Stratfor founder George Friedman has often suggested that the next great war will be global but not total, meaning that it will touch every part of the planet but will not be fought by mobilizing entire populations. Very small, highly trained elites with astonishingly expensive and destructive weapons are likely to decide the issue long before old-fashioned mass armies can be conscripted, trained and put into battle. Thus, the revolution in warfare that began 100 years ago is likely to keep shaping geopolitics well into the 21st century.

https://worldview.stratfor.com/article/age-modern-warfare?

But does this "new man"  - shades of Shaw and Lenin - does this new man leave Auftragstaktik on the battle field and consent to being regimented at home?  Or does he bring his love for freedom of movement home with him?  Does it change his perception of home life and the need to "doff his cap" to his "betters"?   Or is it the other way round?  Being independently inclined, and finally given free rein by Auftragstaktik he excelled?

And what of the fact that most of the modern soldiers, in these elite units, are drawn from the 1/3 of the population that inhabits the 95% of the land mass outside of the cities, and by all accounts is happier in the struggle against fellow denizens of the wilderness than fitting in to the urban structure?

Can the urbanites control either their soldiers or the wilderness?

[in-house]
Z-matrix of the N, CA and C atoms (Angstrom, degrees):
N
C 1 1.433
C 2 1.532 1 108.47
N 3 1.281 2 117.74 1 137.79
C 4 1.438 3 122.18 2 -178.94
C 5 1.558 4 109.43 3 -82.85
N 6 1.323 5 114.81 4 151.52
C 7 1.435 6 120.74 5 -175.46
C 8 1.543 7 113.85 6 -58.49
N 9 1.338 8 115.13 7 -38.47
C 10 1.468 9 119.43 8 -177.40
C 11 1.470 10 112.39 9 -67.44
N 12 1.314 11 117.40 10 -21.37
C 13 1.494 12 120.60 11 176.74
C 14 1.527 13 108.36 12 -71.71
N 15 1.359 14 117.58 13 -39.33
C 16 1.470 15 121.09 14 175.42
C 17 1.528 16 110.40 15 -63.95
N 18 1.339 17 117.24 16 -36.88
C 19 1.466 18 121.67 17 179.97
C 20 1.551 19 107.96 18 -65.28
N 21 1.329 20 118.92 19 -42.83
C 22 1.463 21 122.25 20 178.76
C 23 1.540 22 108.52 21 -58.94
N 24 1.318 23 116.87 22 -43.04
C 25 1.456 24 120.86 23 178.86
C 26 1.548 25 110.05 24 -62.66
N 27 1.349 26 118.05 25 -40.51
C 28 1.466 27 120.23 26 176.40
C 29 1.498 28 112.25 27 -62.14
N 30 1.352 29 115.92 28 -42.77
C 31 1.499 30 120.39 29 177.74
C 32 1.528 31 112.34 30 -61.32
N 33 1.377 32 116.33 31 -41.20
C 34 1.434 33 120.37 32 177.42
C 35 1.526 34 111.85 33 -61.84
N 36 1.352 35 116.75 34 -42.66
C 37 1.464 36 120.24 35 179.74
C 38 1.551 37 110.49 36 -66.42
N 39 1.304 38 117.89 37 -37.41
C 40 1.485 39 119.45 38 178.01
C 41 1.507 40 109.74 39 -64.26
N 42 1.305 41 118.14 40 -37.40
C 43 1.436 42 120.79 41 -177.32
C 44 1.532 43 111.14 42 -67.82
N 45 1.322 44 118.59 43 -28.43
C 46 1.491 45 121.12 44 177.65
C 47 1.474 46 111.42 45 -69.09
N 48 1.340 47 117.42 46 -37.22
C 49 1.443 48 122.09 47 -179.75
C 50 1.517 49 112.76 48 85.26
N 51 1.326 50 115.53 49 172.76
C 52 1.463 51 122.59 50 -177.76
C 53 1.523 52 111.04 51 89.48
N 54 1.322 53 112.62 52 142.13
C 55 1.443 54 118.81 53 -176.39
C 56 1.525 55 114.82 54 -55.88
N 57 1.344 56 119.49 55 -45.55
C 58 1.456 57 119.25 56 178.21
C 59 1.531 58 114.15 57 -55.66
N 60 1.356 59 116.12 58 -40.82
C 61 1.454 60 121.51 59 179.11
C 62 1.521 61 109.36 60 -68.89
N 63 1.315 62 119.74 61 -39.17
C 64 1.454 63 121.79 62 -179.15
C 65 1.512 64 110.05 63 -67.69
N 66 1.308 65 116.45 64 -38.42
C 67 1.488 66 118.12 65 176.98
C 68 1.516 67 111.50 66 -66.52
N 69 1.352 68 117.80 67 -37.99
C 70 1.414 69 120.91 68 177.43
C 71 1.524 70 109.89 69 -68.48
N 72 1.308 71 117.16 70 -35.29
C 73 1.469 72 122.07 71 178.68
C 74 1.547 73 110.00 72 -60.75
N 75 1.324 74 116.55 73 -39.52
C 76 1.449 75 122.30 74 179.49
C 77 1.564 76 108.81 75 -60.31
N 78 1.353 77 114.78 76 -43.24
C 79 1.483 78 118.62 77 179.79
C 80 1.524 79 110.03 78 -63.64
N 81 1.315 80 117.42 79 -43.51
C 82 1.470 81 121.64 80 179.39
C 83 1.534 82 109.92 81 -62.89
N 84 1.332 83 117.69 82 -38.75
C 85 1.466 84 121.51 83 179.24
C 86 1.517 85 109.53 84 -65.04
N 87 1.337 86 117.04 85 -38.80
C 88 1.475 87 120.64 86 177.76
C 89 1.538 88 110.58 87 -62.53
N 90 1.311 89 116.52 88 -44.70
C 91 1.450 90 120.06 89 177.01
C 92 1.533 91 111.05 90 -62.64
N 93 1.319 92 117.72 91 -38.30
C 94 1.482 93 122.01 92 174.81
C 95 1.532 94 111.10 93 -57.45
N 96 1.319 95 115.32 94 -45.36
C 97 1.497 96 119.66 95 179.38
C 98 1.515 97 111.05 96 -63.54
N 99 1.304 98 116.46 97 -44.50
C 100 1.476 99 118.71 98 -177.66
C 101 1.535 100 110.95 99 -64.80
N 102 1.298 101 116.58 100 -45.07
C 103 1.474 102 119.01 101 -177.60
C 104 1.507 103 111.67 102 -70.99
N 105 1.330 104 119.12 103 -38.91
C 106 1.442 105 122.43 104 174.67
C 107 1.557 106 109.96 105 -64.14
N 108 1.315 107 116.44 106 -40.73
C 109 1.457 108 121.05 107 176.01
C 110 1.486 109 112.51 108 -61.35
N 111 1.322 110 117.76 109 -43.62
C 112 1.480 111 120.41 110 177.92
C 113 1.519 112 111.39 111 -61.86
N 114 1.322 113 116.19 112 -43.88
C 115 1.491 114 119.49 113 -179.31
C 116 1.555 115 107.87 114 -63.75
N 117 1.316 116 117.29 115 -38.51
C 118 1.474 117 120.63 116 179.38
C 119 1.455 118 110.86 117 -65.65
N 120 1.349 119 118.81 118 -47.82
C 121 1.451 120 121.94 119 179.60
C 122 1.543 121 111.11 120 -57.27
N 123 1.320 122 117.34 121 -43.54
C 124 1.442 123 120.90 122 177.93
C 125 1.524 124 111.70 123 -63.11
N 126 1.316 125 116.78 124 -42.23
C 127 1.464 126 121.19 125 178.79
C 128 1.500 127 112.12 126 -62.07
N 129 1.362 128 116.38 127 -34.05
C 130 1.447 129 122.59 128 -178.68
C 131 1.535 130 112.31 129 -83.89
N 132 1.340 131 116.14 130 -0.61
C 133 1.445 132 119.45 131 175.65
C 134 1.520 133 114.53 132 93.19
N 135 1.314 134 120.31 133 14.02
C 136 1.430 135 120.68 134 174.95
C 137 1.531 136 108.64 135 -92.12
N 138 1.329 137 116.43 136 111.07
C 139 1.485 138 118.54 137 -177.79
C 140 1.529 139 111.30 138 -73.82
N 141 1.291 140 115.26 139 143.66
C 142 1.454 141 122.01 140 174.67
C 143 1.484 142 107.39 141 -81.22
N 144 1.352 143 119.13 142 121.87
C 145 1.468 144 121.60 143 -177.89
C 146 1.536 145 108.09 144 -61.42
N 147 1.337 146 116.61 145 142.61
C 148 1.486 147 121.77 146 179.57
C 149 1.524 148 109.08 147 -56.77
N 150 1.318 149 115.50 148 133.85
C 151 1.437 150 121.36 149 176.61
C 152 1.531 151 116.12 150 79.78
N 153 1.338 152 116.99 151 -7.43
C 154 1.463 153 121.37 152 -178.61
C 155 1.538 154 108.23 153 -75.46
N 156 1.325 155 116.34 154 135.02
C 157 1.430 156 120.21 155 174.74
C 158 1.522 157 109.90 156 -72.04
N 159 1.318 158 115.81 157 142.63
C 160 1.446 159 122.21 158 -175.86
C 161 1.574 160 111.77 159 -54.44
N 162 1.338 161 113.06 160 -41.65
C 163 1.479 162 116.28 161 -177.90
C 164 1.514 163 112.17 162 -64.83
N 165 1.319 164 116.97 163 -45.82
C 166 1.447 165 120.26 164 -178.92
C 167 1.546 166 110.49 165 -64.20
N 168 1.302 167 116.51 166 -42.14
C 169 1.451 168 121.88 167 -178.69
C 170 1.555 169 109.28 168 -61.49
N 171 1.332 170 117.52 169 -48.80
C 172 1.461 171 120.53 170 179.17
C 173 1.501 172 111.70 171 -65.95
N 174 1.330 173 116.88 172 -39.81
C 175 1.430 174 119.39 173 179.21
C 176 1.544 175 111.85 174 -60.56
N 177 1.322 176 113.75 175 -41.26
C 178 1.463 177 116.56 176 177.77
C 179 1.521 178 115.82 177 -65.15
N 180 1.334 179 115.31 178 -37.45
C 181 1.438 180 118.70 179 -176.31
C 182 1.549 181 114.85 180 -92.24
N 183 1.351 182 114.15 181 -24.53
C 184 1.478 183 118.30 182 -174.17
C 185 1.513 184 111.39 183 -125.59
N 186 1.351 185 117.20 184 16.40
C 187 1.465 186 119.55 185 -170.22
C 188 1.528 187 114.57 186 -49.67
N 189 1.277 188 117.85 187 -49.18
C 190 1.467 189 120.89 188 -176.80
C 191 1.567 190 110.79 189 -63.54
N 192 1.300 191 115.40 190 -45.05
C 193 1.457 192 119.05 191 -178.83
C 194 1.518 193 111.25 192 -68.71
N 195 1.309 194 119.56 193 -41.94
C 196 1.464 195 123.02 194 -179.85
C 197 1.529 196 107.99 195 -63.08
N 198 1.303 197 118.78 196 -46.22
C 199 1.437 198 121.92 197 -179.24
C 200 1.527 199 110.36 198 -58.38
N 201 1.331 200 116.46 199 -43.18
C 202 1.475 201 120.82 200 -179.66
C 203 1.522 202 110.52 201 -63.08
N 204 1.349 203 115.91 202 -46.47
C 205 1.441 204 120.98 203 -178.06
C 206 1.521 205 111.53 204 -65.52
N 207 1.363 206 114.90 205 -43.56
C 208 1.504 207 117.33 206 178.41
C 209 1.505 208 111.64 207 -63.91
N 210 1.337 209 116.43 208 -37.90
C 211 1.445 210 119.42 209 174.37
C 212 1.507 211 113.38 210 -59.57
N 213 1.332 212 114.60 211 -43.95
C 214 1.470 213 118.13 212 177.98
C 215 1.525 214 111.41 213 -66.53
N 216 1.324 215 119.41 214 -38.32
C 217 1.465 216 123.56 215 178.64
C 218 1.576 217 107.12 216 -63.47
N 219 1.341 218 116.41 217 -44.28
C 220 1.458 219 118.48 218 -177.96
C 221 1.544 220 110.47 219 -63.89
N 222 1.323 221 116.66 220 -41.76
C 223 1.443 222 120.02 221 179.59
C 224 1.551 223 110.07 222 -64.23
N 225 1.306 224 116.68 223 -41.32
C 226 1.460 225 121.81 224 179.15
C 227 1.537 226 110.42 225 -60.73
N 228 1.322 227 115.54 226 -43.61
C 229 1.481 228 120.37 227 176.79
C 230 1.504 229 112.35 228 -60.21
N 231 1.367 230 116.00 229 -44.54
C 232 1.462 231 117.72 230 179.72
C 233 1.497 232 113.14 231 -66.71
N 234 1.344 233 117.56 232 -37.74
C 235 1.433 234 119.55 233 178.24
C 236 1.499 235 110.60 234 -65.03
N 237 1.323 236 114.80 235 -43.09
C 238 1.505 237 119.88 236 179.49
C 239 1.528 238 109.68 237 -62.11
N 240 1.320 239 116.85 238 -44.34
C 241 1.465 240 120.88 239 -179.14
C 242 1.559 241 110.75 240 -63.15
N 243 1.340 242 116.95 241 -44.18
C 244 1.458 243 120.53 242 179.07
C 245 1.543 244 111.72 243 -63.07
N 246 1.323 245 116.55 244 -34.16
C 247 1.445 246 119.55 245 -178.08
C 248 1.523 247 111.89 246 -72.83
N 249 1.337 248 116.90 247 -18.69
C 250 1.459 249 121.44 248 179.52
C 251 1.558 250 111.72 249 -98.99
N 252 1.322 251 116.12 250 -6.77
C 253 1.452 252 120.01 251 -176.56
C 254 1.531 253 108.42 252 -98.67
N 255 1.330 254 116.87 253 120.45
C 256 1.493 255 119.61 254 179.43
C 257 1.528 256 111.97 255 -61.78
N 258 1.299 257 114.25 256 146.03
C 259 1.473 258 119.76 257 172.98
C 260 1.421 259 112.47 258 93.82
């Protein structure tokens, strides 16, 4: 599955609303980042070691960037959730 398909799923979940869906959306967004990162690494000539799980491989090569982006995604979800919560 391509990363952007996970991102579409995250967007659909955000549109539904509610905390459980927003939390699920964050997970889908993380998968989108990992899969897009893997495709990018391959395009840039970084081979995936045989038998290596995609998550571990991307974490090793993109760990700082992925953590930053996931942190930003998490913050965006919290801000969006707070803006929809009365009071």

Also, with respect to the soldiery, while the Germans demonstrated the ability to disrupt, much in the same sense as an artillery barrage, they, like the artillery barrage, never demonstrated the ability to hold ground,  to bring matters to a final conclusion and impose a solution.

To be fair, even the victors have only demonstrated an ability to impose a solution for 70 years, a single lifetime.  And it has been almost 12,000 years since we first met at Gobekli Tepe.

Do we go back to endemic warfare?  Or have we ever left that state?

A world of Hell's Angels, Commandos and indigenous activists (I suggest that ISIL represents the extreme indigenous activist organization) with islands of terrified masses huddling on the edge of the ocean.

It is easy to find the stresses that can be exploited to create a Hobbesian dystopia.  But can we find something of Hutcheson's better nature and still accept the desire of many for independence and not feel the need to revert to authoritarianism and quash dissent?

My impulse is to allow separation, and distance, and difference.

In short, I guess I may be a coward.  I would rather flee than fight.  The fighting just isn't worth the aggravation.
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Online Thucydides

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Re: The New Class War